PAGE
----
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Thursday, April 2, 2009

The Truth about Diamonds by Nicole Richie

BLURBS:
In her electrifying first novel, Nicole Richie tells the sensational story of Chloe Parker, a rock royalty princess and a card-carrying member of Hollywood's inner circle. At the age of seven, Chloe was adopted by a music superstar and his wife, transforming her life from rags to riches. What followed was a wild childhood distinguished by parties with movie stars and rock idols, run-ins with the press and the police, and a subsequent stint in rehab.
Suddenly Chloe shoots to instant fame as a spokesmodel for a national ad campaign. When her long-lost birth father appears out of nowhere and her best friend betrays her, she must struggle to keep it all together -- her sobriety, her friendships, and her integrity despite the betrayals of those around her. Ultimately, Chloe comes spectacularly into her own, achieving stardom in her own right and finding true love.
Through the eyes of the captivating Chloe and the talented voice of Nicole Richie, we are given a no-holds-barred look at Hollywood's new elite, behind the velvet ropes, inside star-studded premieres and parties. Whether they're doing the "circuit" (begin with shopping at Barneys New York, Marni, and Fred Segal, then end with the grilled vegetable salad at the Ivy), or ending up on the front page of your favorite weekly magazine, Chloe Parker and her fellow A-listers never fail to dazzle, their larger-than-life dramas more riveting than any reality show.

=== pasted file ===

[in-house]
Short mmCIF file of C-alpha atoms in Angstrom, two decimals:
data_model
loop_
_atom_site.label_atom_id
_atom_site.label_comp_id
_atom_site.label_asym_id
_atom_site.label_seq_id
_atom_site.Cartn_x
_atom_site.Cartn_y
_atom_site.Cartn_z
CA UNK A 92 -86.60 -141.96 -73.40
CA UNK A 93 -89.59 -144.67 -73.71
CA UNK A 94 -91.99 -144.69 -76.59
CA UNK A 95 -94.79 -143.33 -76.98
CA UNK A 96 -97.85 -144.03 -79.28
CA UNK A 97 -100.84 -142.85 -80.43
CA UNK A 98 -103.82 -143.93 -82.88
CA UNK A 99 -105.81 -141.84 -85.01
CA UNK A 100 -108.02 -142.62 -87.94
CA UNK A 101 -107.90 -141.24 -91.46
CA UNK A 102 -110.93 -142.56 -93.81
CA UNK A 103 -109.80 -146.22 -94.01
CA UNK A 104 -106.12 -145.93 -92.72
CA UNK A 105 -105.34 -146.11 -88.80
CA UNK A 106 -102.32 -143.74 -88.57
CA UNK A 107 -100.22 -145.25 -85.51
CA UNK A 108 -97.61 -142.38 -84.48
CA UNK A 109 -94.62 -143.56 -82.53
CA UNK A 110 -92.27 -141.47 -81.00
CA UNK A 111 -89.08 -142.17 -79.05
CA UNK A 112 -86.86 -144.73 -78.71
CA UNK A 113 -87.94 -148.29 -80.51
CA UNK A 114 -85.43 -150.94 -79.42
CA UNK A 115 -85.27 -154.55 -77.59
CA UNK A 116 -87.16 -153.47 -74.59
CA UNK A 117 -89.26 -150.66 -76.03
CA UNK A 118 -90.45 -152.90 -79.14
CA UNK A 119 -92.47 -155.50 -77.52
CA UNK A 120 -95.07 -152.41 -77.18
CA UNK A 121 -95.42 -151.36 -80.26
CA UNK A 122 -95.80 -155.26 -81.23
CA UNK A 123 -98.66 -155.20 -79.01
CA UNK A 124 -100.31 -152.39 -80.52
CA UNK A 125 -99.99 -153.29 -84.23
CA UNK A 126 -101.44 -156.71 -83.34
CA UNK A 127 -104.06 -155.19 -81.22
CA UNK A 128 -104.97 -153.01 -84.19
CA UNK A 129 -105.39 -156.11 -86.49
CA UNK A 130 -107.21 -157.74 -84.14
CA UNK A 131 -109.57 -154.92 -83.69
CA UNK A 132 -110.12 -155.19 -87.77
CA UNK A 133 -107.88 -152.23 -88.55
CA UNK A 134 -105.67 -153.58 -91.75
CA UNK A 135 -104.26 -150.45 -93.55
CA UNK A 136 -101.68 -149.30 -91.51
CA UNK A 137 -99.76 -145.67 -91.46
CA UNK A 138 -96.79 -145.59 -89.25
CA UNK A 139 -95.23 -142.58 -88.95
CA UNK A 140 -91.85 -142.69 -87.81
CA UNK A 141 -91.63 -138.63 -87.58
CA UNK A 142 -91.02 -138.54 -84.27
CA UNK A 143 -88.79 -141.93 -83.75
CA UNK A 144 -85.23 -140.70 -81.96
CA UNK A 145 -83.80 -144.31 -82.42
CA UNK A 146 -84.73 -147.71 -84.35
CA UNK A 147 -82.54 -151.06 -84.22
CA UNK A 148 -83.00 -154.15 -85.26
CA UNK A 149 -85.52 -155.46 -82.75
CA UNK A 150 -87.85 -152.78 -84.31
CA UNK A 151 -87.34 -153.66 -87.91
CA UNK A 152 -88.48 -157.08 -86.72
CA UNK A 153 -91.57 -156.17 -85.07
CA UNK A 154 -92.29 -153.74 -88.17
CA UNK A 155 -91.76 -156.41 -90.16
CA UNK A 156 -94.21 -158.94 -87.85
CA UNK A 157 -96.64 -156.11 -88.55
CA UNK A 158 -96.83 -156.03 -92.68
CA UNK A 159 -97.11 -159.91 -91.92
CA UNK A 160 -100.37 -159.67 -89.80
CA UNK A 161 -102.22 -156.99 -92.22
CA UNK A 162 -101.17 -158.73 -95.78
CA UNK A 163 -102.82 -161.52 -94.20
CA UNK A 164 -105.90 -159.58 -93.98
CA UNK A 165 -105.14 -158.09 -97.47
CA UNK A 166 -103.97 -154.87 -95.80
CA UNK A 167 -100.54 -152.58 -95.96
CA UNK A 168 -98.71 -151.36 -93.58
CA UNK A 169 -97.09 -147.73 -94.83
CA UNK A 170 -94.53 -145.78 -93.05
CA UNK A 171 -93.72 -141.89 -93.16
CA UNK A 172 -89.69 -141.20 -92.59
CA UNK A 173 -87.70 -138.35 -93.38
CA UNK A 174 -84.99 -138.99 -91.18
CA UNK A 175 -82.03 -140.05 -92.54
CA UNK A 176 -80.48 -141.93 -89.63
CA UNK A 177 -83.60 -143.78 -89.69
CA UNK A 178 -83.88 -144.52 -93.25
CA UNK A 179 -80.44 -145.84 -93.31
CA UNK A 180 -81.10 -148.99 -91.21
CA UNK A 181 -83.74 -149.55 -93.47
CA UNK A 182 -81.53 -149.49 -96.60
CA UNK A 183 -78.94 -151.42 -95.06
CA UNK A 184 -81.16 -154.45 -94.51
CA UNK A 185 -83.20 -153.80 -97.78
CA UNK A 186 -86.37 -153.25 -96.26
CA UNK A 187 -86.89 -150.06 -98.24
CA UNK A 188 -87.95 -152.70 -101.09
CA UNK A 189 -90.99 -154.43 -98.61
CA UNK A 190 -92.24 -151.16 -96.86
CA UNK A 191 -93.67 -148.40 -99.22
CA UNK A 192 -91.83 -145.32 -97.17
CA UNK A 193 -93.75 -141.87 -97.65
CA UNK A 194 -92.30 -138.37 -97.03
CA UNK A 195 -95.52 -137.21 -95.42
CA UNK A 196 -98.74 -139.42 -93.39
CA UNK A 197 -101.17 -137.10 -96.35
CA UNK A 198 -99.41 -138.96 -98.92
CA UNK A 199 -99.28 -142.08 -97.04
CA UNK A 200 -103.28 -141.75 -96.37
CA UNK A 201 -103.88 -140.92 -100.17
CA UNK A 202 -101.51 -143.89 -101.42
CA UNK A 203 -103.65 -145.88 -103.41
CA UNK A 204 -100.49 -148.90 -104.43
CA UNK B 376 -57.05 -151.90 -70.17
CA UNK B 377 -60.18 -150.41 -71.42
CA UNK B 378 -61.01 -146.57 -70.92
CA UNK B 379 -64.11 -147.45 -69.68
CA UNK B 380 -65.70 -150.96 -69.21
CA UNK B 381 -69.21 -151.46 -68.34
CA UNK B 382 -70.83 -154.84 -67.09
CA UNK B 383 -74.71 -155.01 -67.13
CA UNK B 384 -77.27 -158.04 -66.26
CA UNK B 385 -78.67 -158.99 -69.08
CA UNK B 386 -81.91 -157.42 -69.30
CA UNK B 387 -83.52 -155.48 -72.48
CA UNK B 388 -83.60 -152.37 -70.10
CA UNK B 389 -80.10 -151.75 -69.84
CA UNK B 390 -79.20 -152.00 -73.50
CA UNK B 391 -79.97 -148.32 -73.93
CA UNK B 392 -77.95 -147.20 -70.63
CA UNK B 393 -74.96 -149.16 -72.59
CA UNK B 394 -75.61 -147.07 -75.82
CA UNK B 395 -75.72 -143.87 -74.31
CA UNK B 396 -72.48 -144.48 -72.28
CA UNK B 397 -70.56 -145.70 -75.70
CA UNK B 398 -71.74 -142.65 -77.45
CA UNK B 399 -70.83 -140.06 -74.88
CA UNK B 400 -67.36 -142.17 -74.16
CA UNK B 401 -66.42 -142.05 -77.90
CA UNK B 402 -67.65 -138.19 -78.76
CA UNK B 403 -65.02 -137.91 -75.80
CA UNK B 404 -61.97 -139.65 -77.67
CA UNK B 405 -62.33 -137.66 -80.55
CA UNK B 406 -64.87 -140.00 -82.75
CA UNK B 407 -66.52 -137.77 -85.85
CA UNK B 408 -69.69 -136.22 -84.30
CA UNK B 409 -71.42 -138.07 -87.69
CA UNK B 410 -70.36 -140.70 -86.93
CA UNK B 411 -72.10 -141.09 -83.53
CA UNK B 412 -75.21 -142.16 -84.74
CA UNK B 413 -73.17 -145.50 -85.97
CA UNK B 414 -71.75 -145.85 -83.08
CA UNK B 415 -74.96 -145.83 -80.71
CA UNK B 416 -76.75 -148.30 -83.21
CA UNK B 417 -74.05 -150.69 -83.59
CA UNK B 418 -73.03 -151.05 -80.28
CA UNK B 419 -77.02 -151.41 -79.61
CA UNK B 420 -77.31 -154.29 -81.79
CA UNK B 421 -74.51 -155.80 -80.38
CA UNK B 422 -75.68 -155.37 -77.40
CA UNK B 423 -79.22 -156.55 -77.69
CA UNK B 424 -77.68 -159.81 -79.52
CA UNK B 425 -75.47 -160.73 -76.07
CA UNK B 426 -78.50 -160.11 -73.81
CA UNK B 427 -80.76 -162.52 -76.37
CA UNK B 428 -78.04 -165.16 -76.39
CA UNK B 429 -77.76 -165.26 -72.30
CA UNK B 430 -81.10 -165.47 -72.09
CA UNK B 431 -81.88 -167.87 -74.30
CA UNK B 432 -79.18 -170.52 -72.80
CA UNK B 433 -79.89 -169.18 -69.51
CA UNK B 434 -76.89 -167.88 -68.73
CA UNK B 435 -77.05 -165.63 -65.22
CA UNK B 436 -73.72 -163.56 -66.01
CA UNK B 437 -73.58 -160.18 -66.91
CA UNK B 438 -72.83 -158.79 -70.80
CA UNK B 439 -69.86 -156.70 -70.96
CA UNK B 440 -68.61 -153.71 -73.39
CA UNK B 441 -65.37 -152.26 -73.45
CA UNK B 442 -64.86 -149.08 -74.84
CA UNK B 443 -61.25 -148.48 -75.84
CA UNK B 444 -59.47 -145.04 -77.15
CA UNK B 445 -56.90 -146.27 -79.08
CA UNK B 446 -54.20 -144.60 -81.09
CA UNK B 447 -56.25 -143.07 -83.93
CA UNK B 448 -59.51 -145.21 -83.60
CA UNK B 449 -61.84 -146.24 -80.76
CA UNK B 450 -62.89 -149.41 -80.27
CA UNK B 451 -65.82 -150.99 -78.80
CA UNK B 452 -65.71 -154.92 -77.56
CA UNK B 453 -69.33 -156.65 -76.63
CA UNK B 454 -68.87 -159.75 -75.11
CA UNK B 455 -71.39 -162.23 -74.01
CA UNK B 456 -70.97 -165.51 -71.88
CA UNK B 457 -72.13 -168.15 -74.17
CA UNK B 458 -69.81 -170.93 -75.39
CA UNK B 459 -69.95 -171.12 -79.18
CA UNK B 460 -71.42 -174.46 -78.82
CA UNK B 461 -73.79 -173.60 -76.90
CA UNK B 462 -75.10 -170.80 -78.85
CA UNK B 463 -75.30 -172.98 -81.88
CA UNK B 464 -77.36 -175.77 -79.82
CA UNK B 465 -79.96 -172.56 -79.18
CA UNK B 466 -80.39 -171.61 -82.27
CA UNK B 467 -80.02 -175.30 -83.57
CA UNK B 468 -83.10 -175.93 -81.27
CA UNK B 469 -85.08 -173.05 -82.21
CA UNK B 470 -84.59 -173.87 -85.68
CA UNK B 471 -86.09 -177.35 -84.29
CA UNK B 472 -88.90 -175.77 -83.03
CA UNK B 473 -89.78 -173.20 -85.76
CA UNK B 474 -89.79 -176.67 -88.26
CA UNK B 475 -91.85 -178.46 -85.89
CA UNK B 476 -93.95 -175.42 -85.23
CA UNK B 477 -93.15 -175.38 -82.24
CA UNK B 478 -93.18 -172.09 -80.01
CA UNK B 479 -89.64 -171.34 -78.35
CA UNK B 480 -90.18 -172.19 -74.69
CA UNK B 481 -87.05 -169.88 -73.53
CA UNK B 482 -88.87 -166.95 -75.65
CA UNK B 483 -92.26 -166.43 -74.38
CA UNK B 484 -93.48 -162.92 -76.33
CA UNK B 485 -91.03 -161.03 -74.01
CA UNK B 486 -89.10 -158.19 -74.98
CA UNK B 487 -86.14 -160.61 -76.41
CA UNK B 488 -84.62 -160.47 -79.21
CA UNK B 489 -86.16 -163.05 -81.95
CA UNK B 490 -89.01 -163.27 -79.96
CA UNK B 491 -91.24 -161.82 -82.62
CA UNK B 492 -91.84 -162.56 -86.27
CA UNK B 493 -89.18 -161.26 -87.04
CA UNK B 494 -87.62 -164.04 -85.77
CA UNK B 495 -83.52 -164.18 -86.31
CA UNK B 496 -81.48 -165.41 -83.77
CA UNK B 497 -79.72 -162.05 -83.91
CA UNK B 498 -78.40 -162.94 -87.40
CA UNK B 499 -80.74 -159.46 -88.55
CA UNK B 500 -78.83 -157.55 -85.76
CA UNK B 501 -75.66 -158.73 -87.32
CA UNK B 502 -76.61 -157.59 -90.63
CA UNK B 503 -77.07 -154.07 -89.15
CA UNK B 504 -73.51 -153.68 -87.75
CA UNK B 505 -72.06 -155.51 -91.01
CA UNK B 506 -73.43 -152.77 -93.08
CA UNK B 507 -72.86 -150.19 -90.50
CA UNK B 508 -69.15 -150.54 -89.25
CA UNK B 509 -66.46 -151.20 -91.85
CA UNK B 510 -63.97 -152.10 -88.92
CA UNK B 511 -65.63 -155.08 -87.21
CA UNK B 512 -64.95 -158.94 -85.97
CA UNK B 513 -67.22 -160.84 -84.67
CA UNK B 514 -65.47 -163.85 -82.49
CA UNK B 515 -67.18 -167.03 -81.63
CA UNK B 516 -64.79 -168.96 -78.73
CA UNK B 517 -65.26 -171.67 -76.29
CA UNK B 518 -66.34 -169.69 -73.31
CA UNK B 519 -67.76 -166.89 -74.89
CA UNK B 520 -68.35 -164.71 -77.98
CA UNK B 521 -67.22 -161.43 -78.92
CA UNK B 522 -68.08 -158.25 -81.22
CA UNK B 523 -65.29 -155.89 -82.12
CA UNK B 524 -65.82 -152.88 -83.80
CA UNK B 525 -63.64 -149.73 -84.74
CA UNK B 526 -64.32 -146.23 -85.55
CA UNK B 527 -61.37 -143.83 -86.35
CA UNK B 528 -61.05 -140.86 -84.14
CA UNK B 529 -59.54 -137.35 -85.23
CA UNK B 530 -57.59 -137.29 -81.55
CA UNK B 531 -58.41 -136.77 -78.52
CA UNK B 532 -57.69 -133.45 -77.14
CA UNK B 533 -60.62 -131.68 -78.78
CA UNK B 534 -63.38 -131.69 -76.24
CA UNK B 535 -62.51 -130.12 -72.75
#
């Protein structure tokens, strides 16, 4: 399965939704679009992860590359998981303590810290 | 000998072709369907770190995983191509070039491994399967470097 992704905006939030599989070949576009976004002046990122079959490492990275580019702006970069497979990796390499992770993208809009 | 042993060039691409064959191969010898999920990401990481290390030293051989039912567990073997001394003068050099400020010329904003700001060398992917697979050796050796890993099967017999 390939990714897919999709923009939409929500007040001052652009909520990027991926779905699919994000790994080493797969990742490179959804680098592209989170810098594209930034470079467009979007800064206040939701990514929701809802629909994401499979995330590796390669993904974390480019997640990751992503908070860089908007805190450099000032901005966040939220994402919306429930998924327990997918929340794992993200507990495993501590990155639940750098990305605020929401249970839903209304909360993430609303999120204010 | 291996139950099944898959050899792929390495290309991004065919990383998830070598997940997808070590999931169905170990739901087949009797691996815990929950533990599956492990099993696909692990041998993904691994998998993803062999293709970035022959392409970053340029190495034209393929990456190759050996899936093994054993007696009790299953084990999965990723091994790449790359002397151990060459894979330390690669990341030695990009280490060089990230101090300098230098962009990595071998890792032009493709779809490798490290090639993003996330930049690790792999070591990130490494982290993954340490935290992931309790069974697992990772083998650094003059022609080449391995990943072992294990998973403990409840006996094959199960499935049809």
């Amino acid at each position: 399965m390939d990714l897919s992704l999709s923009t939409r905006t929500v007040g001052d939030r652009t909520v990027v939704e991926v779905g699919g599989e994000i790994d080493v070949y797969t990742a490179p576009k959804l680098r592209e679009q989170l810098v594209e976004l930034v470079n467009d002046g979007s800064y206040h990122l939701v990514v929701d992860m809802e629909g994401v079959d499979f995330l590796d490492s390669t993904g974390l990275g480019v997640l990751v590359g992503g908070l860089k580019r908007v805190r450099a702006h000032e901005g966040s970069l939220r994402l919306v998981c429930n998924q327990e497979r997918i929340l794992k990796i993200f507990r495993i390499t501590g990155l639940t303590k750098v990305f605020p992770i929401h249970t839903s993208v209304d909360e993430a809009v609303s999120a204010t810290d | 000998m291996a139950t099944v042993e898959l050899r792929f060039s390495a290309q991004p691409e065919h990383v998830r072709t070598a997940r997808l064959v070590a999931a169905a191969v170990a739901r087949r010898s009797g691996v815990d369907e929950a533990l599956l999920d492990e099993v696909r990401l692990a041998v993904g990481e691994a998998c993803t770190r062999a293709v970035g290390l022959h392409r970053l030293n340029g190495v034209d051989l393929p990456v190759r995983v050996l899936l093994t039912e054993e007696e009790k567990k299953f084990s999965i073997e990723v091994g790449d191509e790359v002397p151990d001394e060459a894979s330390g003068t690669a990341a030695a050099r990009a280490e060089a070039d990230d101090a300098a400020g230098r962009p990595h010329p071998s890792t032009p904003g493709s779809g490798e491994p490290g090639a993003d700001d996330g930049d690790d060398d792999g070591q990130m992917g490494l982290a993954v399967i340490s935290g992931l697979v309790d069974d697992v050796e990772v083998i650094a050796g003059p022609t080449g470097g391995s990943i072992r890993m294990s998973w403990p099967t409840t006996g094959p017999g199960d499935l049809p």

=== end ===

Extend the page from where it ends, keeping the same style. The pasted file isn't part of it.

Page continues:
THOUGHTS:
Who knew Nicole Richie can write a book? Obviously not a good one but at least she tried. Let's hope she won't try again.
Here are the pointers:
1. Story is the typical Hollywood celebrity scene. Do your self a favor and just buy the tabloids. The loads of crap in there is way better than what is written in this book.
2. The book is not a memoir but it definitely seems like it.
3. If you are familiar with Nicole Richie's circle of friends' you'll find out that they are characters in her book. She might as well used their real names.
4. The over the top cover is where the title had it's righteous place. Not the story. Nicole probably only use "The Truth about Diamonds" as the title so she can wear her blings. *shrugs*
5. Ok, the book did not totally sucked. It was entertaining, it's funny and if you like the infamous "Hollywood" scene and scandals, betrayal and friendship and all it's glamour this is you then. (But seriously pointer #1 - I recommend)
6. Do not expect any moral in this book. There is none. Take it as it is.

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